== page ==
A solid shoe is a must for trail running where balance, stability, traction, and propulsion play a role in how fun-and how safe-you’ll be on the trail. While your individual needs for fit and support will play a huge role in your ideal shoe selection, identifying your needs when it comes to terrain, trail conditions, running style and performance expectations will help you sift through a mountain of tech-savvy options.
Questions to ask before you buy:
On what kind of trails do you run? a) technical b) easy c) A combo with roads
What kind of gait do you have? a) neutral b) mild pronation c) severe pronation
What’s more important to you? a) low weight b) foot protection c) support
Trail running can be dirty business: made all the better by muddy trails and wet streams. Shoes are either designed to drain muck quickly via open-weave meshes and permeable uppers, or repel wetness with water-proof membranes and tight fabrics that stop water before it soaks in.
Shoe fit is a major factor in performance: hotspots, pressure, or a sloppy-feeling fit are all sure-fire ways to ruin a run. You should feel cradled, supported, balanced, and secure, but beware of pressure, especially across your foot’s widest point; pinching; and interior seams. It’s worth trying on shoes from several brands or product lines: different lasts-the foot shaped forms that shoes are built around-create different fits.
Logging lots of miles on rocky trails will inevitably land you with a stubbed toe or nerve-tingling run-in with a pointy rock. Toe-guards, over-sized lugs, and rockplates-flexible plastic plates built into a shoe’s outsole-are all options to help protect your feet. Extremes range from barely-there soles to tank-like protection. Your local trails and running style will dictate your needs, but consider the trade-offs (namely, weight and reduced flexibility) as you decide.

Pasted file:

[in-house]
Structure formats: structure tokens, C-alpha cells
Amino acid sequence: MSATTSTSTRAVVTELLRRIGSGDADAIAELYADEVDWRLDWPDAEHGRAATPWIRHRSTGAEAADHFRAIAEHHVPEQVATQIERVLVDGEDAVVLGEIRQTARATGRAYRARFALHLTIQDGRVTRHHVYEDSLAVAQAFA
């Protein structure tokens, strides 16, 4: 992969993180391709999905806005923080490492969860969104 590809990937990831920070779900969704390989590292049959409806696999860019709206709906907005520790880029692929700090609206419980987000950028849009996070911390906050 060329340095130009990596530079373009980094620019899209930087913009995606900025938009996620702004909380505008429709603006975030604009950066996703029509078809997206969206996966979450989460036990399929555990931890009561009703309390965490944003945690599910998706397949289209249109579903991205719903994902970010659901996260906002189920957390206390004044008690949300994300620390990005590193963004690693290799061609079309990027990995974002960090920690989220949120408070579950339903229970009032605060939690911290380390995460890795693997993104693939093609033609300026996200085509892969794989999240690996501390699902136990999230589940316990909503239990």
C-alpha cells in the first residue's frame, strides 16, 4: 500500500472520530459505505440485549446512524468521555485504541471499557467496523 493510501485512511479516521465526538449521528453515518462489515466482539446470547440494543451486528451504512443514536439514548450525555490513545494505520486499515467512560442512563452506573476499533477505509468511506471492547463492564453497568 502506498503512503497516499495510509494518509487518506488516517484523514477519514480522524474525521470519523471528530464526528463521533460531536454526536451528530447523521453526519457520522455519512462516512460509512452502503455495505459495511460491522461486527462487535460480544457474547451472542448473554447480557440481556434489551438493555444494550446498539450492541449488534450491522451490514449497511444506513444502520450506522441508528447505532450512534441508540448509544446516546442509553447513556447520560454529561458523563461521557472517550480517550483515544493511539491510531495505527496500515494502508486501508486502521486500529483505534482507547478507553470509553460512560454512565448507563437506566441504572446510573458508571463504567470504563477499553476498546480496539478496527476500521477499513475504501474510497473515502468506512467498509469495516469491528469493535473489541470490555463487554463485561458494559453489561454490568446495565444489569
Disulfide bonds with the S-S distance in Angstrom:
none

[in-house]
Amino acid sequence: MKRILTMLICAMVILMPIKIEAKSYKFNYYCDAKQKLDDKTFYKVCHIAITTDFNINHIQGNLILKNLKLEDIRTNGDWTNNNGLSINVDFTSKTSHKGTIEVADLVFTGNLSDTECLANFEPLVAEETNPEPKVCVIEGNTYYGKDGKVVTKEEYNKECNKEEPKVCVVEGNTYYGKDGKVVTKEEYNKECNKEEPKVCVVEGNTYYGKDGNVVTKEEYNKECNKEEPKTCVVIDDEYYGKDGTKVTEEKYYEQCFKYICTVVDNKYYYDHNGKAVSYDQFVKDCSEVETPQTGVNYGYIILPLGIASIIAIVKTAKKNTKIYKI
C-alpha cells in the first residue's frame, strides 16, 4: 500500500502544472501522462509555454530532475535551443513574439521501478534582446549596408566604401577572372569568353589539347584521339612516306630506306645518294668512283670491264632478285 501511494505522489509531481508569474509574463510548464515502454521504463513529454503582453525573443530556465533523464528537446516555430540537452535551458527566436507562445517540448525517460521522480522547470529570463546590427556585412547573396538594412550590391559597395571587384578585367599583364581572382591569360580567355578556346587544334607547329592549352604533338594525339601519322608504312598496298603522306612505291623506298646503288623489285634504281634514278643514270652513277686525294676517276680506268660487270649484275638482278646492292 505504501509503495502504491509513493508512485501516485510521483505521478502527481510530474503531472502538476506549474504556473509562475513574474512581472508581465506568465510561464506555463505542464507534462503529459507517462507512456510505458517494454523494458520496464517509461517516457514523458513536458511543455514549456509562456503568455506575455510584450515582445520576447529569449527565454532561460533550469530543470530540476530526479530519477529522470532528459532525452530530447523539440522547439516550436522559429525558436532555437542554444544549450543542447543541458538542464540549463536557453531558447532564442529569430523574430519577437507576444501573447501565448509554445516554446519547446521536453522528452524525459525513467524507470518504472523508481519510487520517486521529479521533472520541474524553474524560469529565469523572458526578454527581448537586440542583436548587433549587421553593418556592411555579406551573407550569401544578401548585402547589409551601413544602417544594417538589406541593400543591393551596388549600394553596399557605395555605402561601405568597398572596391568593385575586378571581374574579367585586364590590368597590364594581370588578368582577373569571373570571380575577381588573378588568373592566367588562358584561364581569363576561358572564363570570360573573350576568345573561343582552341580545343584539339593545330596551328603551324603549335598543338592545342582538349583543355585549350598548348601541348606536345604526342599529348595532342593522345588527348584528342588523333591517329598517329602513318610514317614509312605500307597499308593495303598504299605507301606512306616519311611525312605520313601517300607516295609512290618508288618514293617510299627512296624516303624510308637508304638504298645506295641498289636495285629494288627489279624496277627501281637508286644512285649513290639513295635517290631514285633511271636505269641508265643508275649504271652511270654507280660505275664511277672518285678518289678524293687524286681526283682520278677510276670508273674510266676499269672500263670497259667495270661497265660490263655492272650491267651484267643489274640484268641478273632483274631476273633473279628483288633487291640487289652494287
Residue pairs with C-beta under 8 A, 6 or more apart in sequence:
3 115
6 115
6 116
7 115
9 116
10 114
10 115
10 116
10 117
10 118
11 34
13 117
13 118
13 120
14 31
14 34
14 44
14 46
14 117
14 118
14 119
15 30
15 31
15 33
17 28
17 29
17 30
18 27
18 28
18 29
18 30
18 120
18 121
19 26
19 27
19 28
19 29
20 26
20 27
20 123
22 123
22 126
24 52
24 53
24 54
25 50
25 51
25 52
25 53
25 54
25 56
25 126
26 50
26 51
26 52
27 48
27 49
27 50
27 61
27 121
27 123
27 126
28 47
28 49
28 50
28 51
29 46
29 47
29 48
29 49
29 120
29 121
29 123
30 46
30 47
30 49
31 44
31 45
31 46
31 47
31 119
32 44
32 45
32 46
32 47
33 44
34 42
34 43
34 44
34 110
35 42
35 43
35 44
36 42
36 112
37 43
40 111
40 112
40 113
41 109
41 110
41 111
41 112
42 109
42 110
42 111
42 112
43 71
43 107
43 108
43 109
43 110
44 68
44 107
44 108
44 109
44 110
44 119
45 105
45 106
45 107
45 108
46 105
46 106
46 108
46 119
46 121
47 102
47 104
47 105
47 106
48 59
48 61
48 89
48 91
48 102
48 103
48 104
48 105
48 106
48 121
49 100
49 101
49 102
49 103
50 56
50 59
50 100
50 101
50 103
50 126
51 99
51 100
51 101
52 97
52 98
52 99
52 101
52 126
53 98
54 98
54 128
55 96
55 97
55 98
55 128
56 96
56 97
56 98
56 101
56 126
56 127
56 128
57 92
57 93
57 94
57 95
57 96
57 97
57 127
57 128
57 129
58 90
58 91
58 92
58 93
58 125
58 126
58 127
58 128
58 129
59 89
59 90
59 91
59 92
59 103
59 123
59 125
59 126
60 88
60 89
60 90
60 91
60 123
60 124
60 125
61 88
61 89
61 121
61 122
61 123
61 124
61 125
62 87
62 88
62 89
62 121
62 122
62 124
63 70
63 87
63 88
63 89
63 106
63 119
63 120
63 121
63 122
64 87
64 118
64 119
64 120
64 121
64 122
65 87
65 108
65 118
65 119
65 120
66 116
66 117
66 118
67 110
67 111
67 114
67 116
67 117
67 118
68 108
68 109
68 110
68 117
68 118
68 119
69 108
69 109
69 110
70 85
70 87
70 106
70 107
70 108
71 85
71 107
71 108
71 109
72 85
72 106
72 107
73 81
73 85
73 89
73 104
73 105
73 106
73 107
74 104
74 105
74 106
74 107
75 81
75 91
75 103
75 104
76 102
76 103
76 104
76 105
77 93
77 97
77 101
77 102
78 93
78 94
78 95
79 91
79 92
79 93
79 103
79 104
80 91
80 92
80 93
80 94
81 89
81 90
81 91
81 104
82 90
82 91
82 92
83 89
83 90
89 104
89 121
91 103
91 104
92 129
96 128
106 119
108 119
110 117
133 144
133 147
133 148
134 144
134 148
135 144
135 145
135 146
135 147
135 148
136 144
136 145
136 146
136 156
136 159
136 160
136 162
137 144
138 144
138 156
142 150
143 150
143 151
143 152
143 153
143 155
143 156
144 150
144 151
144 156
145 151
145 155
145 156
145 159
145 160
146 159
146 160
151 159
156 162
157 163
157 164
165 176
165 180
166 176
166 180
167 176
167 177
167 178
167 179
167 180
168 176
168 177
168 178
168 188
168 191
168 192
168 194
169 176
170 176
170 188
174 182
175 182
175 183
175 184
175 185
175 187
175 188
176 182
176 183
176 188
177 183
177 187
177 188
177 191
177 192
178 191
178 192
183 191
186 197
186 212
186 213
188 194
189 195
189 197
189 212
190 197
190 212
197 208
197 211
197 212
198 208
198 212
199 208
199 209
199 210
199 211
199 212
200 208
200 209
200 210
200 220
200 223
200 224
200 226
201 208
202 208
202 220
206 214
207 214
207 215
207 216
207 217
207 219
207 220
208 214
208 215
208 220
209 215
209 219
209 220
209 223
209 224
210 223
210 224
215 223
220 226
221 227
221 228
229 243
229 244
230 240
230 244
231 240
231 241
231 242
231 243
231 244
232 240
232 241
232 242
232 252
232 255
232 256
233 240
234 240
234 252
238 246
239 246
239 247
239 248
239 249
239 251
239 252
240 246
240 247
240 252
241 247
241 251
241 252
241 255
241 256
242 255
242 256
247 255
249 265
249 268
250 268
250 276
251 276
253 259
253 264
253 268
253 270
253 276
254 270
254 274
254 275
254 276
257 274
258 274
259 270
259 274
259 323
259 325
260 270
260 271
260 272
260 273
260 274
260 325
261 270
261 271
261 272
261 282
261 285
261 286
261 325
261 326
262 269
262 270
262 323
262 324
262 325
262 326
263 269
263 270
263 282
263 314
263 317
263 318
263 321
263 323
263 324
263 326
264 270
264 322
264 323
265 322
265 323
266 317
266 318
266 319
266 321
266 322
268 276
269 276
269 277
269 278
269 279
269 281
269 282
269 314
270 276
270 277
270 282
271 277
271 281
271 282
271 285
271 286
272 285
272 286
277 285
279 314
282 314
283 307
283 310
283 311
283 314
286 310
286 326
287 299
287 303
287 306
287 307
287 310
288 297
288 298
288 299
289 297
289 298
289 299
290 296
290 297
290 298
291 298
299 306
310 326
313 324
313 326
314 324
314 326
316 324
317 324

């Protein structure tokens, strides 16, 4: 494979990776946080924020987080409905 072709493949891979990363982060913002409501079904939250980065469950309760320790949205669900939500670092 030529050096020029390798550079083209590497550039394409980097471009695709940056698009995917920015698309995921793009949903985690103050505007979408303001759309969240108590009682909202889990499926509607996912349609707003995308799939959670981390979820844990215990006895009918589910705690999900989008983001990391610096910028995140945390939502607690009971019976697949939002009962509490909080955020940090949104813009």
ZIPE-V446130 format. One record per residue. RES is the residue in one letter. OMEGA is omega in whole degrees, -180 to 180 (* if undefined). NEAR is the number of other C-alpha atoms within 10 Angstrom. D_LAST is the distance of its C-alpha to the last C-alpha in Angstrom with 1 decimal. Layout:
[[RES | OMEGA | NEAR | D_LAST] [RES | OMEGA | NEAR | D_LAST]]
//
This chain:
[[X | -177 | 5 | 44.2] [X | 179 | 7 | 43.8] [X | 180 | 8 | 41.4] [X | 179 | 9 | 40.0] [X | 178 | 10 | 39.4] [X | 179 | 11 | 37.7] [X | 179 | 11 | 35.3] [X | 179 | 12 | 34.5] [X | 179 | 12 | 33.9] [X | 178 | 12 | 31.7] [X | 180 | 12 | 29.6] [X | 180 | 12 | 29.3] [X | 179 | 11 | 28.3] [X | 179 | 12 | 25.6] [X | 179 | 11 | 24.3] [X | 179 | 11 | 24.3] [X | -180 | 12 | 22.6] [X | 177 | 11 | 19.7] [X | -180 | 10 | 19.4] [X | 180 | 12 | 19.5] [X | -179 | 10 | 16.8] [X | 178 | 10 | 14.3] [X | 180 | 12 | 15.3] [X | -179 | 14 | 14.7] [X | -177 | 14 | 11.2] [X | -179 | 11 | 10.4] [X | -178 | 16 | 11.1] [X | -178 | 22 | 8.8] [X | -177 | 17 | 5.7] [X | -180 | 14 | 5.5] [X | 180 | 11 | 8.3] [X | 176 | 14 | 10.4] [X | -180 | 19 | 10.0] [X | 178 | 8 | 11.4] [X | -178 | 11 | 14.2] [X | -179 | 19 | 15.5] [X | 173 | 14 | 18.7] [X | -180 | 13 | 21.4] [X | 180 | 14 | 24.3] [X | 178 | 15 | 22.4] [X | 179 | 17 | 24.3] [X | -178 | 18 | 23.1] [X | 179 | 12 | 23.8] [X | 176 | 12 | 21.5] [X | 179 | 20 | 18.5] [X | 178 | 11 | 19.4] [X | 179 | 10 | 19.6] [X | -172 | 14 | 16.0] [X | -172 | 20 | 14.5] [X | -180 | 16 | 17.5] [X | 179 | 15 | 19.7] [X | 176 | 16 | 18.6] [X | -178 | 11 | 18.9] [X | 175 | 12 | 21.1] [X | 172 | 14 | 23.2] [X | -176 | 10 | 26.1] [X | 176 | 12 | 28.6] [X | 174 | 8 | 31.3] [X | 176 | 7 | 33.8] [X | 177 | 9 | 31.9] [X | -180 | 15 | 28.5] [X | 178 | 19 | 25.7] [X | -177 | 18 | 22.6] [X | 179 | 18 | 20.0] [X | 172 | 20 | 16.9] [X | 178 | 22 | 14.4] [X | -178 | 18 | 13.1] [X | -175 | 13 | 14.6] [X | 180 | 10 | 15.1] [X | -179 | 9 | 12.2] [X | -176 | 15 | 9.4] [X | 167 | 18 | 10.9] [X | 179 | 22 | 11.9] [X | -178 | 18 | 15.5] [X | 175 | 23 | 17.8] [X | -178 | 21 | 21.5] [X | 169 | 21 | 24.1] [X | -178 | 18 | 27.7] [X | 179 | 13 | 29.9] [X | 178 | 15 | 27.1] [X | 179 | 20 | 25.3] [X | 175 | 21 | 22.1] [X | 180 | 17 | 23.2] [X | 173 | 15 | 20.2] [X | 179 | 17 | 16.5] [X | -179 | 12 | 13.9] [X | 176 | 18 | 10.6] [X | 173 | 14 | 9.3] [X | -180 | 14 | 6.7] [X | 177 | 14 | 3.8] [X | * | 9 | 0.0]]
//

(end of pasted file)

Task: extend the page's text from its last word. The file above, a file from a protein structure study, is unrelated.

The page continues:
Protecting your foot, providing traction and stability, and helping you transfer power efficiently are the primary jobs of the outsole. Whether you prefer lugs or sticky rubber will depend on where you’re running-lugs for muddy fields, sticky rubber for slickrock, and some combination in variable terrain-but also consider flexibility. The outsole shouldn’t hinder your foot’s natural movement.
Salomon XR Crossmax Neutral
Driving to the trailhead is so last year. Salomon’s high-mileage trail runner is lightweight and impact-absorbing enough to transition smoothly between en-route roads and technical trails. The quick-draw lacing system snugs comfortably around feet of varying widths, and the wide outsole make for a secure, stable feel while running. The seamless, taped exterior is both flashy-looking and flash-flood protective-repelling wetness from the outside. ($130; salomon.com)
The North Face Women’s Double-Track
A cradle support system corrects over-pronation and a cushioned midsole offers shock-absorption that combine in this lightweight trail running shoe meant for rough and rocky terrain. The chunky outsole grips rugged surfaces-hexagonal and triangular lugs add traction-and it’s got a cushy interior and midsole that make it a great crossover shoe for trail-runs that start on roads. ($110; thenorthface.com)
The Fairhaven’s sticky multi-surface Gryptonite outsole catches on uneven terrain and its stiff sole offers protection and makes for efficient power-transfer as you push off the ground. The seamless support frame and compression-molded midsole are comfortable and add a stabilizing feel without sacrificing performance. The tight-mesh weaves breathe well while offering some protection from morning dew. ($110; montrail.com)
Somnio Westridge 2.0
The Westridge 2.0 is the trail-ready neutral chassis for Somnio’s first-of-its-kind fit and stability system-a custom combination of wedges, cushions and insoles adjustable for each shoe. The result of a custom fit-session is alignment and pronation control specific to your biomechanics and a built-for-you shoe that feels natural on trails and-due to low-profile lugs and a flexible forefoot and upper-on the road, too. ($120; somniorunning.com)
New Balance NB 915
Part of New Balance’s re-vamped trail performance line, this shoe marries minimalist trends with tried-and-true performance features including a smooth-transitioning midsole-support system, full-length shock absorption, an imbedded rock-plate, aggressive yet simple lugs, and debris-free tongue construction. The slimmed-down trail shoe provides some stability but allows for ground-feel that translates to solid running. ($125; newbalance.com)
It would be really helpful if you said which shoes are for people with a neutral gait, under or over pronate. I am a supinator (sever under pronator and need just a nice neutral shoe with lots of cushioning, cannot figure this out with your reviews)